St Bernard's Hospital, Hanwell
(1831-?)

man

Died aged 191

St Bernard's Hospital, also known as Hanwell Insane Asylum and the Hanwell Pauper and Lunatic Asylum, was an asylum built for the pauper insane, opening as the First Middlesex County Asylum in 1831. Some of the original buildings are now part of the headquarters for the West London Mental Health NHS Trust (WLMHT). Its first superintendent, Dr William Charles Ellis, was known in his lifetime for his pioneering work and his adherence to his "great principle of therapeutic employment". Sceptical contemporaries were amazed that such therapy speeded recovery at Hanwell. This greatly pleased the visiting Justices of the Peace as it reduced the long term cost of keeping each patient. Under the third superintendent John Conolly the institution became famous as the first large asylum to dispense with all mechanical restraints. The asylum is next to the village of Hanwell but parochially was in Southall (officially in the 1830s the northern precinct (chapelry) of Norwood). It is about 8 miles or 13 km west of Central London and 6 miles (10 km) south-east of Uxbridge. The building lies on a gently sloping river gravel terrace, a common feature of the Thames Valley. The land immediately to the east was further eroded by the River Brent, which flows along its eastern perimeter. At its southern boundary is the Grand Union Canal and a flight of six locks. Both the southern wall of the old asylum and the flight of locks have been designated a Scheduled Ancient Monument.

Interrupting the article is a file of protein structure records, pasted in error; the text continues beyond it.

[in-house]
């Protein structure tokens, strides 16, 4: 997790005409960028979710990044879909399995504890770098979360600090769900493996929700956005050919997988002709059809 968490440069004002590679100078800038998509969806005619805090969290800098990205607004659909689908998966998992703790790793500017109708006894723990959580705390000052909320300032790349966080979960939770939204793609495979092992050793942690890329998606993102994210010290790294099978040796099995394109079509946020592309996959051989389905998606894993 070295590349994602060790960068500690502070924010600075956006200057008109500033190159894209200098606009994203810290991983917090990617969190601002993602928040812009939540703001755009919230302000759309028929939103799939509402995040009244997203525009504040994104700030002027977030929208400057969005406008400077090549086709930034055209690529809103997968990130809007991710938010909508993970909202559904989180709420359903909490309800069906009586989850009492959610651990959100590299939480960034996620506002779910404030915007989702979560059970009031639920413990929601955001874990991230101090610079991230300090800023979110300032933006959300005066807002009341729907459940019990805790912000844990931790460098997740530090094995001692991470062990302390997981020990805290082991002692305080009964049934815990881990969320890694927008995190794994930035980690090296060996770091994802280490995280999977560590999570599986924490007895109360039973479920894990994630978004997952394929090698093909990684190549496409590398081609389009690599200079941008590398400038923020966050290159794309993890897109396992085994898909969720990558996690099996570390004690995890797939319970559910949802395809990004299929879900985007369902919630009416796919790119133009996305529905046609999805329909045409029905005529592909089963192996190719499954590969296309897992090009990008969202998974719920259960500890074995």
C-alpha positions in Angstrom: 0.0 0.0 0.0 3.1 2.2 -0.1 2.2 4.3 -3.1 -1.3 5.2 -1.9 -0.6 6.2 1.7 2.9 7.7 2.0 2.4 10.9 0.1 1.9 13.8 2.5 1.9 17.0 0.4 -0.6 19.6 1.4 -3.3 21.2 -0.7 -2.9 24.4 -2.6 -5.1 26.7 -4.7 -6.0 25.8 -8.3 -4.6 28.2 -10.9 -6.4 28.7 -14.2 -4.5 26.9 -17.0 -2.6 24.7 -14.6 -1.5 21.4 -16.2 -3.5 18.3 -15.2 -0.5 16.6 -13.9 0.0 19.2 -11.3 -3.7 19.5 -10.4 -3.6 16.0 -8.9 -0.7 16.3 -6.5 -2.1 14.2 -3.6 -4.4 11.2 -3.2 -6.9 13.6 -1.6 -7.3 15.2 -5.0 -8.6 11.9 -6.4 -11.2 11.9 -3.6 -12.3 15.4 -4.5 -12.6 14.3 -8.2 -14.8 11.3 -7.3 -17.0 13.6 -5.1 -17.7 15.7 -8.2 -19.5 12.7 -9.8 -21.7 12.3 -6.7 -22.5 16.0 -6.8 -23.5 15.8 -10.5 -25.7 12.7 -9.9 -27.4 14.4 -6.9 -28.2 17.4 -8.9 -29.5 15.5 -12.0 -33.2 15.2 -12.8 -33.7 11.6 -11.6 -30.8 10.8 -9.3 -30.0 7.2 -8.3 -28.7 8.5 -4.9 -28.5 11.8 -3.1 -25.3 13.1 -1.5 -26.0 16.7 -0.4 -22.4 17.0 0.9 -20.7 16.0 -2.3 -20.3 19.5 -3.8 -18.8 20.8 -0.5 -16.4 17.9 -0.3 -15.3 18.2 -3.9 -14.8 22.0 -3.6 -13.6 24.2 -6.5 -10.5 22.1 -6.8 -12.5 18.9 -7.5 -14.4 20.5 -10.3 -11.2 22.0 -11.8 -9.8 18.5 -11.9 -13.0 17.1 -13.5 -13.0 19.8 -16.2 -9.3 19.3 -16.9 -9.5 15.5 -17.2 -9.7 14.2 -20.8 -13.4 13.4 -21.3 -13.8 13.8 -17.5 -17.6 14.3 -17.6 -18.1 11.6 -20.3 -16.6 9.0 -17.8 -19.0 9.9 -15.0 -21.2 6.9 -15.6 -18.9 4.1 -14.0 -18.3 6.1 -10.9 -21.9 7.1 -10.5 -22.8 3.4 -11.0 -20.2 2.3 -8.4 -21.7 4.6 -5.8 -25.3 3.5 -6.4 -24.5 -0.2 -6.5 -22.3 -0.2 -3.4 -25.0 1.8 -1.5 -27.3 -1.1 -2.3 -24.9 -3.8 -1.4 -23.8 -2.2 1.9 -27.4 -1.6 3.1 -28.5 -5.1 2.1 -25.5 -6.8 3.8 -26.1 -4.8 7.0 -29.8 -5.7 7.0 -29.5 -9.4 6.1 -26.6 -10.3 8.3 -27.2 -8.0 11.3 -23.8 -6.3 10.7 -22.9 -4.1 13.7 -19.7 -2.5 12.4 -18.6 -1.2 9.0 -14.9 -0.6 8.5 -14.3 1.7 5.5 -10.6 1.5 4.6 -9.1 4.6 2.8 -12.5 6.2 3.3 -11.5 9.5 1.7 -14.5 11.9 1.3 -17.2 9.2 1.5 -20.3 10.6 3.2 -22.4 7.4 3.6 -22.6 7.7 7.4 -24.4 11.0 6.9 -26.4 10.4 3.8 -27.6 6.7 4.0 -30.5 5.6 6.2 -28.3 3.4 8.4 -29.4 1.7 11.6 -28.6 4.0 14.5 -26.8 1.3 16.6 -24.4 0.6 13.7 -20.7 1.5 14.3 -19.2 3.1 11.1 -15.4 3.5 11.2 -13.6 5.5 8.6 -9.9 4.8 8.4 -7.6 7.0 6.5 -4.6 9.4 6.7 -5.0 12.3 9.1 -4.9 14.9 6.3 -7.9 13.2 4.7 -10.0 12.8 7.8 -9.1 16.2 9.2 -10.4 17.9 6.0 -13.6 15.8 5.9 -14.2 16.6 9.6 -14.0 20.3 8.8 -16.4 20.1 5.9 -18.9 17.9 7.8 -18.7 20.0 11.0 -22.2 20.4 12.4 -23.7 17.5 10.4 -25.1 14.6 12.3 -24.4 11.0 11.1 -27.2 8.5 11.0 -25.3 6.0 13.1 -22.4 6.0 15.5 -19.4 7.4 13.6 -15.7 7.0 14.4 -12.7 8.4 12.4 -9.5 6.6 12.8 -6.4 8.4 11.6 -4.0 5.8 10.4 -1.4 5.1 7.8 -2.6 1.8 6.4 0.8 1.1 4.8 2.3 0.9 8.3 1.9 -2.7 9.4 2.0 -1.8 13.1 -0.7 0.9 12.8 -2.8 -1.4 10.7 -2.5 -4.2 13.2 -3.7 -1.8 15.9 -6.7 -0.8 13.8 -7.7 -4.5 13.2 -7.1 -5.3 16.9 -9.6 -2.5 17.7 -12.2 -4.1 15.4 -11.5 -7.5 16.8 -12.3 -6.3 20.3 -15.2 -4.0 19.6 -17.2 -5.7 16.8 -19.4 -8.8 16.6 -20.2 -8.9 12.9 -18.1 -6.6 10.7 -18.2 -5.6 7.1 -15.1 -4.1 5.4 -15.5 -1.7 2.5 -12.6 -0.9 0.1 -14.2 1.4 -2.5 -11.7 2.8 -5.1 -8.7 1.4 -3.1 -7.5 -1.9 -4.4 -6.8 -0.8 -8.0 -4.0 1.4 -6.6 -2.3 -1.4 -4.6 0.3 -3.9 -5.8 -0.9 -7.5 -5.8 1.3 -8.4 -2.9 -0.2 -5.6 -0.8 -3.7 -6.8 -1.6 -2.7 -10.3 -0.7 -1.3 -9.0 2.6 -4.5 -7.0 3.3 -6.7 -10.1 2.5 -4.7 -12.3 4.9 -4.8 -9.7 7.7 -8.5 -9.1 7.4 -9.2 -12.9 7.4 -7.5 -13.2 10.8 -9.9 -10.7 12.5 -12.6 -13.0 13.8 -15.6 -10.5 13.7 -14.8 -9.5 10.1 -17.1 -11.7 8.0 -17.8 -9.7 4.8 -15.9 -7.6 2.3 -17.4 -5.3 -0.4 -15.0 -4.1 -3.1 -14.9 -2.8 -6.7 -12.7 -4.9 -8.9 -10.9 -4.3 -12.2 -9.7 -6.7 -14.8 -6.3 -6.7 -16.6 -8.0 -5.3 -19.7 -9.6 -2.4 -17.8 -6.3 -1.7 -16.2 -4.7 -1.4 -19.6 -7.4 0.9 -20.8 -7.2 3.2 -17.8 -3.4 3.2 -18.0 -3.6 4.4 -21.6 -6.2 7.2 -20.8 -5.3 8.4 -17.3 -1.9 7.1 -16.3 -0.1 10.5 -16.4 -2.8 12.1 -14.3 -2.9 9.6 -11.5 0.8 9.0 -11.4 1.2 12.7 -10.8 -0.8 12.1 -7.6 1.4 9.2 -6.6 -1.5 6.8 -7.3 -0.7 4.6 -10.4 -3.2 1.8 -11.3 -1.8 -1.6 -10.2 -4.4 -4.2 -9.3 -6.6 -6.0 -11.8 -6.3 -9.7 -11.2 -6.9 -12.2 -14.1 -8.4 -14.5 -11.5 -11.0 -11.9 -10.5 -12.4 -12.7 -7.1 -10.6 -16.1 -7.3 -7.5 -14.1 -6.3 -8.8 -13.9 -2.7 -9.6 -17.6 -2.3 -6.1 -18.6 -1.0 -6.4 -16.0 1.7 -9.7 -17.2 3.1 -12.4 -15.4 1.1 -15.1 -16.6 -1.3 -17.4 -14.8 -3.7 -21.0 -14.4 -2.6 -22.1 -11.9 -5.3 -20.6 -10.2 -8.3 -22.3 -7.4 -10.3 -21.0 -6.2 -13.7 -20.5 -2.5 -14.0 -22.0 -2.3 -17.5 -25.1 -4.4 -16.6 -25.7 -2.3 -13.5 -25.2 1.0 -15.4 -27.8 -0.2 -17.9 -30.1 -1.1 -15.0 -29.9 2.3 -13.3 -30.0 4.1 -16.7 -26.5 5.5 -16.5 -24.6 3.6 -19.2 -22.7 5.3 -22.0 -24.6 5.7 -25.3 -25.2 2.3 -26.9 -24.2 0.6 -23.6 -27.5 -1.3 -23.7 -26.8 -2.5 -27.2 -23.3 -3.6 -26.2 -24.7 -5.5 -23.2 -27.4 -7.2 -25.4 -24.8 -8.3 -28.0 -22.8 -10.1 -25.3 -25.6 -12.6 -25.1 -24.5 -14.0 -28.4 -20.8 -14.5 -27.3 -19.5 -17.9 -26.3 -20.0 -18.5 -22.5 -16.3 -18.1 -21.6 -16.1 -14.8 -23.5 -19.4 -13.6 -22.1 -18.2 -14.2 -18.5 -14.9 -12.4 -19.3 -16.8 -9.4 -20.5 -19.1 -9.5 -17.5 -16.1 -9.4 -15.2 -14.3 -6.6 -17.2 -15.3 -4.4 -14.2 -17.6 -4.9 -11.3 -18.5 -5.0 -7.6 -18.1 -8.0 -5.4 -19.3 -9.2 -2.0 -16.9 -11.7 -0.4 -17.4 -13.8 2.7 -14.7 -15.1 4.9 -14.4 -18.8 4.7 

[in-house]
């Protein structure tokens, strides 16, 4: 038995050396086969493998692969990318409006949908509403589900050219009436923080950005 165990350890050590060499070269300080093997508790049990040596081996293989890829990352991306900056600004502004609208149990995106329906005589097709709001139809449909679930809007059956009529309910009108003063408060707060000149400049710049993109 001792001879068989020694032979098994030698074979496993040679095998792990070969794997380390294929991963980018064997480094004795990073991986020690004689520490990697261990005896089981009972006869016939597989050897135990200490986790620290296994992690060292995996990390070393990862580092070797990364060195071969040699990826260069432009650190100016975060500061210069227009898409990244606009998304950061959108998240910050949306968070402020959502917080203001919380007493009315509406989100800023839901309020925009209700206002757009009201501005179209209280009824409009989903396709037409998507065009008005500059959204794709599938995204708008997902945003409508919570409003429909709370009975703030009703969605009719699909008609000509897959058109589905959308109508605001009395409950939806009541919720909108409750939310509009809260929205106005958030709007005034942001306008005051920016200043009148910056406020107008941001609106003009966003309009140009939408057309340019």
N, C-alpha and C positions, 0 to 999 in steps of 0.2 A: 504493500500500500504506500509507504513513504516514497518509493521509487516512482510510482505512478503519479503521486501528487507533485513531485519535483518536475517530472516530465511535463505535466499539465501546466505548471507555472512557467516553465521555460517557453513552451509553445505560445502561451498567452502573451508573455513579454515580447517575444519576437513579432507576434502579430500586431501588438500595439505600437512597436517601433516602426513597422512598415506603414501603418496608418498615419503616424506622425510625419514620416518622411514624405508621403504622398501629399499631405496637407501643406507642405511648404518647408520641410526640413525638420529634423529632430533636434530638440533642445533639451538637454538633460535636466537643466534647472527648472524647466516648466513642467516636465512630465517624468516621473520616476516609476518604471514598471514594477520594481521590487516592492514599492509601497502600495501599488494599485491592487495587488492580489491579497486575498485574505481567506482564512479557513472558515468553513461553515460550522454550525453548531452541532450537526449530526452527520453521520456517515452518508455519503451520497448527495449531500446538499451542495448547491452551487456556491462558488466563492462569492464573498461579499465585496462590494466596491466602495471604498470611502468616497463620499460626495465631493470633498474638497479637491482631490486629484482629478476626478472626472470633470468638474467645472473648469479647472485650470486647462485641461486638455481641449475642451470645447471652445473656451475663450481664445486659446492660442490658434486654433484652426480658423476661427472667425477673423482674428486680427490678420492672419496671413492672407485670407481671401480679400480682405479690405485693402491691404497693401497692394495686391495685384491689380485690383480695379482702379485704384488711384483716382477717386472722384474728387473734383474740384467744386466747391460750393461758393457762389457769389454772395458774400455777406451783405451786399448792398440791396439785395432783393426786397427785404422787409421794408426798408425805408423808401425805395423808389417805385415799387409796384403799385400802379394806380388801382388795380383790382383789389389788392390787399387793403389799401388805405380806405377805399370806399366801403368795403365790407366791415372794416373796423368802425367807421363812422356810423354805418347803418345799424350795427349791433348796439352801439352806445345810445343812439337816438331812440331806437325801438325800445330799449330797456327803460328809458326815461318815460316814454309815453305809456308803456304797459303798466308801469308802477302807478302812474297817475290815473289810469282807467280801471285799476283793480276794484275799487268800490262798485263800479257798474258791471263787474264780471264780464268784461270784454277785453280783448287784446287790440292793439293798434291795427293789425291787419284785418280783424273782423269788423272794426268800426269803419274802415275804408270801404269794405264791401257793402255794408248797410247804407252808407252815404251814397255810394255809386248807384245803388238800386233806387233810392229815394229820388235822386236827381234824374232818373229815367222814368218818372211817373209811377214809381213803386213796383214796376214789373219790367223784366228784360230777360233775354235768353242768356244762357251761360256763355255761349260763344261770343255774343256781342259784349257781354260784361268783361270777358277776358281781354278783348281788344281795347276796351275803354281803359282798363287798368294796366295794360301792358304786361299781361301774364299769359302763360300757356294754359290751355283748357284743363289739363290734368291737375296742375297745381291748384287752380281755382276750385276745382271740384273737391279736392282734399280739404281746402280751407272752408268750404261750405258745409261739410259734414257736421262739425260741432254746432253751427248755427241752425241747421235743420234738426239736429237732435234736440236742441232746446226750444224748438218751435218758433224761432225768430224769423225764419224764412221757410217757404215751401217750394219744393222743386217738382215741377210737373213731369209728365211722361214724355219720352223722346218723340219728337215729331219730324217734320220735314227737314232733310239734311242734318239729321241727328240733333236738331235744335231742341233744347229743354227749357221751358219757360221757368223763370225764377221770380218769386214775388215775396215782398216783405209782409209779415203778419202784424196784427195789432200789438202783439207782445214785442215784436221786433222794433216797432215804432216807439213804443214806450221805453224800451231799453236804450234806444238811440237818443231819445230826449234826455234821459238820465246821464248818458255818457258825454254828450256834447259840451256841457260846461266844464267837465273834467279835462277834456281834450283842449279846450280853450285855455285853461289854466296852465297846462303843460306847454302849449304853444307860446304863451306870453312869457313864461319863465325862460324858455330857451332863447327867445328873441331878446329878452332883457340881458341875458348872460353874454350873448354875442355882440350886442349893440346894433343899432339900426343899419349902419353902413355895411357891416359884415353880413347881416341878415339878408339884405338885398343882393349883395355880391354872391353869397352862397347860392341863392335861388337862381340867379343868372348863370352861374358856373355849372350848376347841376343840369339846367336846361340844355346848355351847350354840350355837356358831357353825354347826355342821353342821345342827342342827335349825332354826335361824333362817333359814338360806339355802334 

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Commemorated on 1 plaque

The former Hanwell Asylum where Dr John Conolly 1794–1866 promoted the humane treatment of mental illness from 1839

St Bernard’s Hospital C Block, Denman Avenue, Uxbridge Road, Southall, London, United Kingdom where it was